A recent news article caught my fancy yesterday. The article was titled “One state run insurer might be privatized ahead of banks”. The article piqued my curiosity, primarily because one of my cousins who started his career in the Insurance Industry has made his millions there. While at it, he had offered me to join him and I had turned him down, but I digress. The point is, I forced myself down this rabbit hole of how the public sector general insurers landed at where they are, if for nothing else, to satiate my personal angst, of not joining the cousin in his endeavor and having lost on a golden opportunity.
When India decided to nationalize general insurance in 1972, the government felt a need to forge a distinct path for the general insurance sector – something akin to what it was trying to do with the banking sector; create an atmosphere of trust amongst the expanding customer base, generate employment, while creating an alternate investment infrastructure (apart from banking) for the country – IRDAI still mandates a certain percentage of premium to be invested in government bonds and nation building activities. But fifty years on, the primary objective seems to have been long outlived; while there still is a certain generation of retail Customers, who do trust the public sector general insurers (PSI), it is a waning crowd.
Today the Customer wants ease of use, policy insurance in a click, claim settlement in another. She isn’t willing to bear a premium on the service angle, just because a company is government backed. And it is precisely the service angle that the PSIs have been snailish to adapt to – The Customer for them, is still the neighbor next door; King or Queen for that matter, could wait till the public sector employee have had their tea break, or have footbaled her from one table to the next or shrugged their shoulders about the concerned Officer being on leave.
PSIs seem to have gone down the same rabbit hole that the banking industry treaded a decade back. Banking, albeit a couple of decades back, had also started with corporate clientele without paying a lot of heed to the retail customer. If only we learnt from History, it would probably stop repeating. The private players in both the industries treated the Customer like a Queen and have been duly rewarded.
Ironically, when it came to operations and growth strategy, PSIs did not follow into the footsteps of the elder brother LIC. While LIC empanelled agents to sell policies and earn commissions, PSIs hired them and put them on a fixed salary – thereby, once you had passed the hurdle of getting into the company, you took home a fixed salary, irrespective of how you or the company performed. We all know how that was going to end, don’t we.
Evolution, unfortunately so, is the only way to survive. While the PSIs constantly kept putting rules above the Customer, the private sector kept looking to ease her pain. Case in point – till just about a year back, you could not renew your motor insurance policy post expiry, unless you got the vehicle physically inspected. Come in, online self inspection. Today if for some reason your motor policy is not renewed on time, you do not need to visit the insurer for a physical inspection. You can self inspect.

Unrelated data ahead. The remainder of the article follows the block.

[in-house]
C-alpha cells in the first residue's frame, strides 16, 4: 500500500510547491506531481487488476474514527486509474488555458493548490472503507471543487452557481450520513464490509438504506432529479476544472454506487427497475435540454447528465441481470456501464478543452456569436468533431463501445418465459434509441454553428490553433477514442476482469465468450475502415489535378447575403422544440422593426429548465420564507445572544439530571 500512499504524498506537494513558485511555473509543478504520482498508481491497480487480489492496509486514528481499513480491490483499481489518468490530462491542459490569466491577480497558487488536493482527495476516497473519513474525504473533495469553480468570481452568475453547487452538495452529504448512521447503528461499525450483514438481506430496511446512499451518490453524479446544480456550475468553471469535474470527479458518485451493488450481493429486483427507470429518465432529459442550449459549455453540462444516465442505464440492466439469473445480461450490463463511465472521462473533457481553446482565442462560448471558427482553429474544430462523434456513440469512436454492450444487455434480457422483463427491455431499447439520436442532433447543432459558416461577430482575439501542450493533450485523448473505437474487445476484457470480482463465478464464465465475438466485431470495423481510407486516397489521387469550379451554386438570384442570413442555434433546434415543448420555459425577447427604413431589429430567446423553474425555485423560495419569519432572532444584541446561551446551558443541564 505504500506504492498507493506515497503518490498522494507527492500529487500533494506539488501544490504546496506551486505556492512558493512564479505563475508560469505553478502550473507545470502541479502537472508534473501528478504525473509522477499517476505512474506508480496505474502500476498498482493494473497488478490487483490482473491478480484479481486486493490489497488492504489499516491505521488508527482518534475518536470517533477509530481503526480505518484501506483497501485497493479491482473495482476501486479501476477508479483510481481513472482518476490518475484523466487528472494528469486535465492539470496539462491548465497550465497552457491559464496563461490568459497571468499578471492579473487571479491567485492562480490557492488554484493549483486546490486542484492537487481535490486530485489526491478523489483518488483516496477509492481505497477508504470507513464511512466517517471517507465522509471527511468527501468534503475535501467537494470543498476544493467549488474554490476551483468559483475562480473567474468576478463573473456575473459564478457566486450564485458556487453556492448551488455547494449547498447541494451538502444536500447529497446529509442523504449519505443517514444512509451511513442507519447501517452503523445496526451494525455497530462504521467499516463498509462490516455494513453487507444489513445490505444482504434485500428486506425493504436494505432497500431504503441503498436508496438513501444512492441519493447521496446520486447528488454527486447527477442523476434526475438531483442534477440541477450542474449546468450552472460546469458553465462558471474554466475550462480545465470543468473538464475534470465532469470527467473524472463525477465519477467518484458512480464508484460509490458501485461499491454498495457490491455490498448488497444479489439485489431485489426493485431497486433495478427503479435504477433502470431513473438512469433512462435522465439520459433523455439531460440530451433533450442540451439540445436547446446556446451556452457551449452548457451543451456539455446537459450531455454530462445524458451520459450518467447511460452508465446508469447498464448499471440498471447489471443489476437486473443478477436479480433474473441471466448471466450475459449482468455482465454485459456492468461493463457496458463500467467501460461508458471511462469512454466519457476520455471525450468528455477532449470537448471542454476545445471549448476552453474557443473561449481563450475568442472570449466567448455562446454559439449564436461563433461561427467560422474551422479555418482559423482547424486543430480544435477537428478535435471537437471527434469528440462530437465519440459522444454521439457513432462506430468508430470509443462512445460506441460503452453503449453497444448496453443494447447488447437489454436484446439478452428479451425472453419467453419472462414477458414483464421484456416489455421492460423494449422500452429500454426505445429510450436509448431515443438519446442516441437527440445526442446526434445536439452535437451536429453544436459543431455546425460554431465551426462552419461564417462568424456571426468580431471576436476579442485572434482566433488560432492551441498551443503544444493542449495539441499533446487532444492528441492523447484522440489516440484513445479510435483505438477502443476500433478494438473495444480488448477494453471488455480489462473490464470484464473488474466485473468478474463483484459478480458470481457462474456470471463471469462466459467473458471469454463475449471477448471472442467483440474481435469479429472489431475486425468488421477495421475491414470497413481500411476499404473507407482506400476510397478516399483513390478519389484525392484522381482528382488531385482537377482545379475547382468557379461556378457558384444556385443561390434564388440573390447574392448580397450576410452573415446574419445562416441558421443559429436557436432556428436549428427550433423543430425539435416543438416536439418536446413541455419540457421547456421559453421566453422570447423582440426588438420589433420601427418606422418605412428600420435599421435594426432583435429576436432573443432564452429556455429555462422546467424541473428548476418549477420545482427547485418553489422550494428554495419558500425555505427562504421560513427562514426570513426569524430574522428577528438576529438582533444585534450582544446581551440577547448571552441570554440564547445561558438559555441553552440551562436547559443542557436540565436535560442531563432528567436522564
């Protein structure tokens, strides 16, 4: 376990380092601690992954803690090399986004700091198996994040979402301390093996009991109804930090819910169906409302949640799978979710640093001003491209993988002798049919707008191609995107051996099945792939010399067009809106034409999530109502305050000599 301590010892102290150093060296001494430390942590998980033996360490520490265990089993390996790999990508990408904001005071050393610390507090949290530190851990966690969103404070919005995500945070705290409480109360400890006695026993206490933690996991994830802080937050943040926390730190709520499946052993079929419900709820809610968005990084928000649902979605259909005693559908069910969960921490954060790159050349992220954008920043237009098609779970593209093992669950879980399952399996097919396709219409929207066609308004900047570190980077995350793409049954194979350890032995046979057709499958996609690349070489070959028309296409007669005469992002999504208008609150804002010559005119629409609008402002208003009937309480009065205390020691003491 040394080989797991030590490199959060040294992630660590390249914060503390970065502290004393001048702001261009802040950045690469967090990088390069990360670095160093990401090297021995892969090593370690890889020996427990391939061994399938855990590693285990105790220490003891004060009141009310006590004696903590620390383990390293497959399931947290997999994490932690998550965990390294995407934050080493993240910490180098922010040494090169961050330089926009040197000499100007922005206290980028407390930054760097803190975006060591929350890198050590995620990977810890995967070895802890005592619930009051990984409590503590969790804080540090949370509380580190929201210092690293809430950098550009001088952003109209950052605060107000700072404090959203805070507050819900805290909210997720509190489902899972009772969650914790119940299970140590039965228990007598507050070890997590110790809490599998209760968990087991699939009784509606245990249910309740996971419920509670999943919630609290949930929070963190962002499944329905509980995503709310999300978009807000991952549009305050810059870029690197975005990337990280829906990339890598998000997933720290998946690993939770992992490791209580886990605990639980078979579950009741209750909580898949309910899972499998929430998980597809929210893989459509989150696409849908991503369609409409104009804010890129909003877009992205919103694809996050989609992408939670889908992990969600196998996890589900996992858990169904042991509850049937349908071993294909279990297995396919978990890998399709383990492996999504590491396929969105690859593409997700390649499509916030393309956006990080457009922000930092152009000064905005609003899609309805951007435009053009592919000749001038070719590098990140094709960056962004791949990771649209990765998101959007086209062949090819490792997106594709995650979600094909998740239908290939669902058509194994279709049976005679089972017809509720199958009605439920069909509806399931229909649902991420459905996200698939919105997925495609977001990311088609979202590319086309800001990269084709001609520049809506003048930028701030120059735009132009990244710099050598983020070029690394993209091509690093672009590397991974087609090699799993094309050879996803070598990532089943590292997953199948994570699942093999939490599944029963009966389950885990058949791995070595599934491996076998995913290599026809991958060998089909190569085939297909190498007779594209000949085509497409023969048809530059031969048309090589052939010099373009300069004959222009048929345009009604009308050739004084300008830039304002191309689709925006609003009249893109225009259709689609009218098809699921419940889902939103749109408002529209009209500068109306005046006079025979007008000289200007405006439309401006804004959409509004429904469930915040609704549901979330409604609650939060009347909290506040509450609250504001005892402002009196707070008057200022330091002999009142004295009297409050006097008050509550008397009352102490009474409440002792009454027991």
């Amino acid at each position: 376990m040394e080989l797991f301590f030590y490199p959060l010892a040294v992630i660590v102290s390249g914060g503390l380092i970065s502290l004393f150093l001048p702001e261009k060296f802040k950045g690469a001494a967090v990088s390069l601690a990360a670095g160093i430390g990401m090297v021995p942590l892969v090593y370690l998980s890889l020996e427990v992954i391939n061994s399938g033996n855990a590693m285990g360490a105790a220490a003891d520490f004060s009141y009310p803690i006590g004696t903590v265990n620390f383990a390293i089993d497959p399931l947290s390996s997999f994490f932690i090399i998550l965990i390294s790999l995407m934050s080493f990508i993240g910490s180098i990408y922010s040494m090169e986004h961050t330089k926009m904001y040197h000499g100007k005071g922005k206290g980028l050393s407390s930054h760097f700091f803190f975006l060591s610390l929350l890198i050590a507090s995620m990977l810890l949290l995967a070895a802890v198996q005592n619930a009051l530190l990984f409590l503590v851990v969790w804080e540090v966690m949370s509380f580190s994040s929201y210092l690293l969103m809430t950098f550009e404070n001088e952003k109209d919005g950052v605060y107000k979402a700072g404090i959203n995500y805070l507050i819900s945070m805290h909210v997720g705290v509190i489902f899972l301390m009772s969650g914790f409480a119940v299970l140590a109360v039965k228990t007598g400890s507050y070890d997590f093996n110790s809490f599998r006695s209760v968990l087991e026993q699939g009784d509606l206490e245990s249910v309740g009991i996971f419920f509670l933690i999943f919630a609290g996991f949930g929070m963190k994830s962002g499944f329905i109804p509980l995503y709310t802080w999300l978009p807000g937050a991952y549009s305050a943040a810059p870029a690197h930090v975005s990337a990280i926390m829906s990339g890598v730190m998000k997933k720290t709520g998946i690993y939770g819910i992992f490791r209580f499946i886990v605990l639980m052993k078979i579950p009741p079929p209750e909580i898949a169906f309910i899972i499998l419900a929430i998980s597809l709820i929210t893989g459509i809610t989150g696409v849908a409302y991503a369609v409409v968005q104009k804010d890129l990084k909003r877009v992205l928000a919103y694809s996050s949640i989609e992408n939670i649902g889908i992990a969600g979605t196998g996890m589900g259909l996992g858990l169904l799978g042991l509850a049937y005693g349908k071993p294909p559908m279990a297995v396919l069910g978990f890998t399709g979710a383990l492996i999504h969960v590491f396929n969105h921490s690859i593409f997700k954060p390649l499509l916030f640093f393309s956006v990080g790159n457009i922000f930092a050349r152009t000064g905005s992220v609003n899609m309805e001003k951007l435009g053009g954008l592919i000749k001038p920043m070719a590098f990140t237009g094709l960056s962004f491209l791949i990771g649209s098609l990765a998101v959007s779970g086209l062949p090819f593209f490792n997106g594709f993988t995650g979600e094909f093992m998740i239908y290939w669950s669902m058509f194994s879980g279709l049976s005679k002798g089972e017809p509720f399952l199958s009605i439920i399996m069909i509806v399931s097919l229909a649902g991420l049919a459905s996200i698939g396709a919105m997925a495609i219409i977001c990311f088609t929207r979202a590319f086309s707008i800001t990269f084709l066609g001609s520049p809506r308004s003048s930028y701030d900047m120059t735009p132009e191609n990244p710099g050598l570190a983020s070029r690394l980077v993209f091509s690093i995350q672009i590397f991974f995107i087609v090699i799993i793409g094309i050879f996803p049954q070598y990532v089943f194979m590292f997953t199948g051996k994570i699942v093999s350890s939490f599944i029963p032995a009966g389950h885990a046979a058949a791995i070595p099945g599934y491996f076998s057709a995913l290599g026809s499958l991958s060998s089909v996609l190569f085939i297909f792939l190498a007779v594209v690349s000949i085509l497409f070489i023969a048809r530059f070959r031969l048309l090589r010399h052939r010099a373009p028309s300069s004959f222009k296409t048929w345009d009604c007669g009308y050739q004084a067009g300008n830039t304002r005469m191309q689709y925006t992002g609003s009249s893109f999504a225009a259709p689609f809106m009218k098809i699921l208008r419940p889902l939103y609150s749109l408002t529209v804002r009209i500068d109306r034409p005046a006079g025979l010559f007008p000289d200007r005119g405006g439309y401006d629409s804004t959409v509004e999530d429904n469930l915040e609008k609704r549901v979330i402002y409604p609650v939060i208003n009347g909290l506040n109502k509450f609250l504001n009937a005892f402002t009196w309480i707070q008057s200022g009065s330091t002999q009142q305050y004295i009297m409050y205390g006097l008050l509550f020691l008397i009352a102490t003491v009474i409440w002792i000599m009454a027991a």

Come to think of it, it is a shocker that PSIs have survived for this long. One of the reasons could be the low benchmarks in the Industry in general. Keep apart a couple of private sector players, rest of them aren’t too far ahead of the curve. It is therefore heartening to see an industry with so much potential – non life insurance penetration in the country stands at around 1% – finally turning the leaf.
The industry seems to be finally ready to dance with technology. New age players like Digit, Acko are pushing the traditional brick and mortar structure into oblivion. While some challenges do remain unaddressed, we are probably at the knee-curve point, to borrow from Ray Kurzweil’s Singularity. The path hereon would be exponential.
One of the prime challenges the industry faces is in claims servicing. We humans seek human comfort in adversity. An episode of Black Mirror (a sci-fi drama with shades of human emotion) briefly explores the morality of self driving cars. For all the advancement in technology, we are yet to evolve to a place where robots could be sensitized to handling the Customer end of touchy issues like claims. Then again, maybe it is us, humans, who need to evolve to that place, maybe it is us who need to let go of the distinction that we are being tended to by robots.
One of the chief tasks of a government is to run welfare schemes for the needy. While schemes like Pradhan Mantri Suraksha Bima Yojana/ Fasal Bima Yojana have benefited the rural poor, the schemes remained marred by patchy implementation. Moreover the private sector participation in such schemes is negligible. That being the case, does it not make sense to have a single company run all of these schemes?
Some insiders, especially the younger lot, complain that they are bearing the brunt of what their predecessors plowed, or maybe didn’t plow enough. What they do not understand is this model of regular capital infusion into public sector general insurers isn’t sustainable for long. TATA’s might not be able to rescue every sinking ship. Given the kind of enthusiastic activity the sector has been witnessing off late, their industry knowledge can easily land them a right offer, even if they do not want to continue with the same insurer after privatization.
All said and done, I think, this is a step in the right direction; as far as my writing job is concerned, who knows, maybe my cousin buys one of these companies and hires me as a writer, if not an underwriter, pays me in ESOPs, I become a millionaire myself, and, well, I digress.